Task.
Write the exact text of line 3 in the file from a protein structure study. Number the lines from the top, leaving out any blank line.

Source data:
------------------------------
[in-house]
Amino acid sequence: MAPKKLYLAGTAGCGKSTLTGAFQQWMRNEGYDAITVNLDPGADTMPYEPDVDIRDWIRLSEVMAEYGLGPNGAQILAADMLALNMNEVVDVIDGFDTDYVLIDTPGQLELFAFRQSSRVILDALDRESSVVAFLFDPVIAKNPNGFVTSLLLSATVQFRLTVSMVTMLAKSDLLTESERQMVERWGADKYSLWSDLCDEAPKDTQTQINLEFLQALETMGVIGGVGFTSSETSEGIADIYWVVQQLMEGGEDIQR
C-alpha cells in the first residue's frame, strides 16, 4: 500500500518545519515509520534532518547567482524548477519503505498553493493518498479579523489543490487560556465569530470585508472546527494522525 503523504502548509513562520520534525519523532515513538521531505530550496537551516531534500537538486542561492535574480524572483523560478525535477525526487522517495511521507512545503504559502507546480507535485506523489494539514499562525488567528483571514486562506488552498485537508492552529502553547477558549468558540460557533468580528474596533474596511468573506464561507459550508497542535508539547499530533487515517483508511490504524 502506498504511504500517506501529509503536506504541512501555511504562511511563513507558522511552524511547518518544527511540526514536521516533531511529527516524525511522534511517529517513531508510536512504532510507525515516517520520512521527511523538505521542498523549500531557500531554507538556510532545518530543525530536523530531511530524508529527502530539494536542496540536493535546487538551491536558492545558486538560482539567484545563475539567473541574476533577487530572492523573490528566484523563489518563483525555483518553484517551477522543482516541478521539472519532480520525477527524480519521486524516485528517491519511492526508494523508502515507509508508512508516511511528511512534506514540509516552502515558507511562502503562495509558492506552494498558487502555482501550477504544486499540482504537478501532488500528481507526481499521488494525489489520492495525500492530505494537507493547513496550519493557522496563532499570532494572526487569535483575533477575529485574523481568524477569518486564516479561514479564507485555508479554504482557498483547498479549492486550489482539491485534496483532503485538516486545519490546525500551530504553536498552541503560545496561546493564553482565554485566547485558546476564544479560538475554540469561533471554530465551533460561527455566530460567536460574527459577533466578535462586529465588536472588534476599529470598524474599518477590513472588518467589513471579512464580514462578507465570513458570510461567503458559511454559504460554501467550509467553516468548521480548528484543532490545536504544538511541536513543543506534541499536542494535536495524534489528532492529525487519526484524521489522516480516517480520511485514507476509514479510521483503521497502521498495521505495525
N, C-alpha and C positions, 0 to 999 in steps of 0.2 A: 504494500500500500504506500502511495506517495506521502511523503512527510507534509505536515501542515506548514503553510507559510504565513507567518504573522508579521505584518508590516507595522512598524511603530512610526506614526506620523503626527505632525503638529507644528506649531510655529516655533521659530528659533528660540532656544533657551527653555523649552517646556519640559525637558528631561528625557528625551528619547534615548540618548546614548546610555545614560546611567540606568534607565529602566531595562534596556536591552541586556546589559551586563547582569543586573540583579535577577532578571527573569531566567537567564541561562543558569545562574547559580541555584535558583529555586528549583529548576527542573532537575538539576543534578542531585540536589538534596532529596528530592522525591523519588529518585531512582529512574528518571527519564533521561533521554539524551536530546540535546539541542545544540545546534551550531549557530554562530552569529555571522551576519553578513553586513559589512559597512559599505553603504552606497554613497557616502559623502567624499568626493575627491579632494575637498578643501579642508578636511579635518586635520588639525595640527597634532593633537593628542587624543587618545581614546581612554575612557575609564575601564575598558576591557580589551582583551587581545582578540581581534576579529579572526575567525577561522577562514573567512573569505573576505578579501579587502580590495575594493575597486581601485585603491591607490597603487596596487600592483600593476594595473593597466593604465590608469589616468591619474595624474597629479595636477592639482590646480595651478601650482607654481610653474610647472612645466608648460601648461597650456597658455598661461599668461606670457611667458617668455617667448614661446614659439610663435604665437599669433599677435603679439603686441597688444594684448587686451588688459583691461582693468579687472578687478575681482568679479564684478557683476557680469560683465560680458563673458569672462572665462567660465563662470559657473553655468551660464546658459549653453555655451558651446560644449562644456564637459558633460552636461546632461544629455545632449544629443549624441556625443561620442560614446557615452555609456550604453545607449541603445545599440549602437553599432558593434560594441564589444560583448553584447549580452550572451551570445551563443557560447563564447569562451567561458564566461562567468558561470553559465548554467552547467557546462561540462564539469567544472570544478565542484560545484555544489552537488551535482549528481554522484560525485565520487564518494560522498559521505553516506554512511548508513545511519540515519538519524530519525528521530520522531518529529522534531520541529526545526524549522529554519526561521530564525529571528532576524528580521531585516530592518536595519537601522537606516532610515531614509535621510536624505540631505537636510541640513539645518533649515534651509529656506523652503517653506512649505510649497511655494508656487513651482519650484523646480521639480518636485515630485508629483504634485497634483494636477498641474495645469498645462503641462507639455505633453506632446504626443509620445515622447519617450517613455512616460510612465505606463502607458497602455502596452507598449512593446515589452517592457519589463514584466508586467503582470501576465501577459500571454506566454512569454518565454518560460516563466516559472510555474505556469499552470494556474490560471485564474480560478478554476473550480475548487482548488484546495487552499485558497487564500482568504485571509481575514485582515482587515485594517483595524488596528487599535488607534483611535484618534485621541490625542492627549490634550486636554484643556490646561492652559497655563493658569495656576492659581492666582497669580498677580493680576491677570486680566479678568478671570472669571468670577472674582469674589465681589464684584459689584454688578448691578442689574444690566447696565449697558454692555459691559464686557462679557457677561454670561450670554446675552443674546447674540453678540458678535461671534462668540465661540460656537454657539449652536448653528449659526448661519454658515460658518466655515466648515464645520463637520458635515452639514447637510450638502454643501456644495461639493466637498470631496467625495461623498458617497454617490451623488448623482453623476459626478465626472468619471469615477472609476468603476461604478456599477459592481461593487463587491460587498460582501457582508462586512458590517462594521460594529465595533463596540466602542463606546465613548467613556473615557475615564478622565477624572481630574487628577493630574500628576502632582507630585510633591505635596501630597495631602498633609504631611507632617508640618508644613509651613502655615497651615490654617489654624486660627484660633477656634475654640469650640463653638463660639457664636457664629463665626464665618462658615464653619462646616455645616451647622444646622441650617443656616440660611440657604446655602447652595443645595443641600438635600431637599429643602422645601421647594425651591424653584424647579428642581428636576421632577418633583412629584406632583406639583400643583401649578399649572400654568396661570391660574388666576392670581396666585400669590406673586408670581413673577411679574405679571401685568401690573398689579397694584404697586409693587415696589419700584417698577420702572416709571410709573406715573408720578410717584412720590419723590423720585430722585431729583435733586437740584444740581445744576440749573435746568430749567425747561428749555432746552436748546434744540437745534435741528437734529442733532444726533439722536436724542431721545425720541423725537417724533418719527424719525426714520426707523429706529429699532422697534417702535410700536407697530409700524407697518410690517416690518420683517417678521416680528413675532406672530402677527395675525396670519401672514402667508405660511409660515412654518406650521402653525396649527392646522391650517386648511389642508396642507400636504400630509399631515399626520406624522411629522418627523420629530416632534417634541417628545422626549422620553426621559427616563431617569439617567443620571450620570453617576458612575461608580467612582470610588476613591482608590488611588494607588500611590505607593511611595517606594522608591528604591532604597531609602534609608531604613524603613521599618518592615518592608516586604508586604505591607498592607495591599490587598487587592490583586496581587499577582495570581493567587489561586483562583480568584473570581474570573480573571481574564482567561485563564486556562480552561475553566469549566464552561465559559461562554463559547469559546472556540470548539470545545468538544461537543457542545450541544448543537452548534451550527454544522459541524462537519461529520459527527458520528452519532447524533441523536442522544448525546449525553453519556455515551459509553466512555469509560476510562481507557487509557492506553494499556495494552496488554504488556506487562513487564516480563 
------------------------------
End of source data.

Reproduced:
C-alpha cells in the first residue's frame, strides 16, 4: 500500500518545519515509520534532518547567482524548477519503505498553493493518498479579523489543490487560556465569530470585508472546527494522525 503523504502548509513562520520534525519523532515513538521531505530550496537551516531534500537538486542561492535574480524572483523560478525535477525526487522517495511521507512545503504559502507546480507535485506523489494539514499562525488567528483571514486562506488552498485537508492552529502553547477558549468558540460557533468580528474596533474596511468573506464561507459550508497542535508539547499530533487515517483508511490504524 502506498504511504500517506501529509503536506504541512501555511504562511511563513507558522511552524511547518518544527511540526514536521516533531511529527516524525511522534511517529517513531508510536512504532510507525515516517520520512521527511523538505521542498523549500531557500531554507538556510532545518530543525530536523530531511530524508529527502530539494536542496540536493535546487538551491536558492545558486538560482539567484545563475539567473541574476533577487530572492523573490528566484523563489518563483525555483518553484517551477522543482516541478521539472519532480520525477527524480519521486524516485528517491519511492526508494523508502515507509508508512508516511511528511512534506514540509516552502515558507511562502503562495509558492506552494498558487502555482501550477504544486499540482504537478501532488500528481507526481499521488494525489489520492495525500492530505494537507493547513496550519493557522496563532499570532494572526487569535483575533477575529485574523481568524477569518486564516479561514479564507485555508479554504482557498483547498479549492486550489482539491485534496483532503485538516486545519490546525500551530504553536498552541503560545496561546493564553482565554485566547485558546476564544479560538475554540469561533471554530465551533460561527455566530460567536460574527459577533466578535462586529465588536472588534476599529470598524474599518477590513472588518467589513471579512464580514462578507465570513458570510461567503458559511454559504460554501467550509467553516468548521480548528484543532490545536504544538511541536513543543506534541499536542494535536495524534489528532492529525487519526484524521489522516480516517480520511485514507476509514479510521483503521497502521498495521505495525